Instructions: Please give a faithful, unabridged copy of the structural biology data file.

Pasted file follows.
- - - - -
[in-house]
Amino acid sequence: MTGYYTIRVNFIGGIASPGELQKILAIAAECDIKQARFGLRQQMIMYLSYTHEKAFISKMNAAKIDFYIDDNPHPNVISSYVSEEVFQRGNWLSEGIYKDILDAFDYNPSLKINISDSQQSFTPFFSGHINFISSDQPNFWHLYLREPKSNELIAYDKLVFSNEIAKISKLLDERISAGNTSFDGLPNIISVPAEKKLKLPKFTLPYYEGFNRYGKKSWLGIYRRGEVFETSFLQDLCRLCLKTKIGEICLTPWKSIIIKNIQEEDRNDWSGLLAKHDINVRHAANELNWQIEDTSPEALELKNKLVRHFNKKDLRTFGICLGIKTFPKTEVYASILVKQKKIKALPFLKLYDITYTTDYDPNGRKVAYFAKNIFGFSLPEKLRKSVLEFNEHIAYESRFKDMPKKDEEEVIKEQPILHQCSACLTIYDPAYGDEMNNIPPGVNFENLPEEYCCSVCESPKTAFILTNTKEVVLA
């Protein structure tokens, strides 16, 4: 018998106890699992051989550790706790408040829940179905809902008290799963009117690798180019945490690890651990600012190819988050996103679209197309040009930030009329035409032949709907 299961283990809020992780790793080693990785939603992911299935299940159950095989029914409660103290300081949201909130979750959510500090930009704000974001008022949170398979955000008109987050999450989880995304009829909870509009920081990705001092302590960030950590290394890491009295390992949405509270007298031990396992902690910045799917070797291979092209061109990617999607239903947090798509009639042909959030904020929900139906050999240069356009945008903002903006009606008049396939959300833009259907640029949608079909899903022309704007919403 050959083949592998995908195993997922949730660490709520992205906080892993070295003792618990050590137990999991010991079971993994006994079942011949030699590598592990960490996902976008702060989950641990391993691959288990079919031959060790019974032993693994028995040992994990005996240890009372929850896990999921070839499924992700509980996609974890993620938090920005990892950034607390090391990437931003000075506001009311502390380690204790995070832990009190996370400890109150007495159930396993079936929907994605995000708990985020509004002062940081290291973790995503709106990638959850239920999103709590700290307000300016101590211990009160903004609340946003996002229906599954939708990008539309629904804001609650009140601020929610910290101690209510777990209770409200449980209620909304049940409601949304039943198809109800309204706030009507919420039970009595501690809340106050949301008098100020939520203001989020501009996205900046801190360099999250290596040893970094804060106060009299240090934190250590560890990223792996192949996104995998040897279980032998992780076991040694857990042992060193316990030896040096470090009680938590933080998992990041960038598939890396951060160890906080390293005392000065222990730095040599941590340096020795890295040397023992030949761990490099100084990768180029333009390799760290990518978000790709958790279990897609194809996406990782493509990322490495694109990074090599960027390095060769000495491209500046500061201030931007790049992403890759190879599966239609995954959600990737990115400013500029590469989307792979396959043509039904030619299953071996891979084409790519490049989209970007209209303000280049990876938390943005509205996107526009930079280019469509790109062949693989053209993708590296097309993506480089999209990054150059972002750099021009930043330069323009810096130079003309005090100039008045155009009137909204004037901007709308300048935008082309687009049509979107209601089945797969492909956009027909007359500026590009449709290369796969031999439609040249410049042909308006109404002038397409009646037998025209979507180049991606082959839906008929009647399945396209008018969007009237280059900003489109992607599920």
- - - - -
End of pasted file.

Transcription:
[in-house]
Amino acid sequence: MTGYYTIRVNFIGGIASPGELQKILAIAAECDIKQARFGLRQQMIMYLSYTHEKAFISKMNAAKIDFYIDDNPHPNVISSYVSEEVFQRGNWLSEGIYKDILDAFDYNPSLKINISDSQQSFTPFFSGHINFISSDQPNFWHLYLREPKSNELIAYDKLVFSNEIAKISKLLDERISAGNTSFDGLPNIISVPAEKKLKLPKFTLPYYEGFNRYGKKSWLGIYRRGEVFETSFLQDLCRLCLKTKIGEICLTPWKSIIIKNIQEEDRNDWSGLLAKHDINVRHAANELNWQIEDTSPEALELKNKLVRHFNKKDLRTFGICLGIKTFPKTEVYASILVKQKKIKALPFLKLYDITYTTDYDPNGRKVAYFAKNIFGFSLPEKLRKSVLEFNEHIAYESRFKDMPKKDEEEVIKEQPILHQCSACLTIYDPAYGDEMNNIPPGVNFENLPEEYCCSVCESPKTAFILTNTKEVVLA
């Protein structure tokens, strides 16, 4: 018998106890699992051989550790706790408040829940179905809902008290799963009117690798180019945490690890651990600012190819988050996103679209197309040009930030009329035409032949709907 299961283990809020992780790793080693990785939603992911299935299940159950095989029914409660103290300081949201909130979750959510500090930009704000974001008022949170398979955000008109987050999450989880995304009829909870509009920081990705001092302590960030950590290394890491009295390992949405509270007298031990396992902690910045799917070797291979092209061109990617999607239903947090798509009639042909959030904020929900139906050999240069356009945008903002903006009606008049396939959300833009259907640029949608079909899903022309704007919403 050959083949592998995908195993997922949730660490709520992205906080892993070295003792618990050590137990999991010991079971993994006994079942011949030699590598592990960490996902976008702060989950641990391993691959288990079919031959060790019974032993693994028995040992994990005996240890009372929850896990999921070839499924992700509980996609974890993620938090920005990892950034607390090391990437931003000075506001009311502390380690204790995070832990009190996370400890109150007495159930396993079936929907994605995000708990985020509004002062940081290291973790995503709106990638959850239920999103709590700290307000300016101590211990009160903004609340946003996002229906599954939708990008539309629904804001609650009140601020929610910290101690209510777990209770409200449980209620909304049940409601949304039943198809109800309204706030009507919420039970009595501690809340106050949301008098100020939520203001989020501009996205900046801190360099999250290596040893970094804060106060009299240090934190250590560890990223792996192949996104995998040897279980032998992780076991040694857990042992060193316990030896040096470090009680938590933080998992990041960038598939890396951060160890906080390293005392000065222990730095040599941590340096020795890295040397023992030949761990490099100084990768180029333009390799760290990518978000790709958790279990897609194809996406990782493509990322490495694109990074090599960027390095060769000495491209500046500061201030931007790049992403890759190879599966239609995954959600990737990115400013500029590469989307792979396959043509039904030619299953071996891979084409790519490049989209970007209209303000280049990876938390943005509205996107526009930079280019469509790109062949693989053209993708590296097309993506480089999209990054150059972002750099021009930043330069323009810096130079003309005090100039008045155009009137909204004037901007709308300048935008082309687009049509979107209601089945797969492909956009027909007359500026590009449709290369796969031999439609040249410049042909308006109404002038397409009646037998025209979507180049991606082959839906008929009647399945396209008018969007009237280059900003489109992607599920």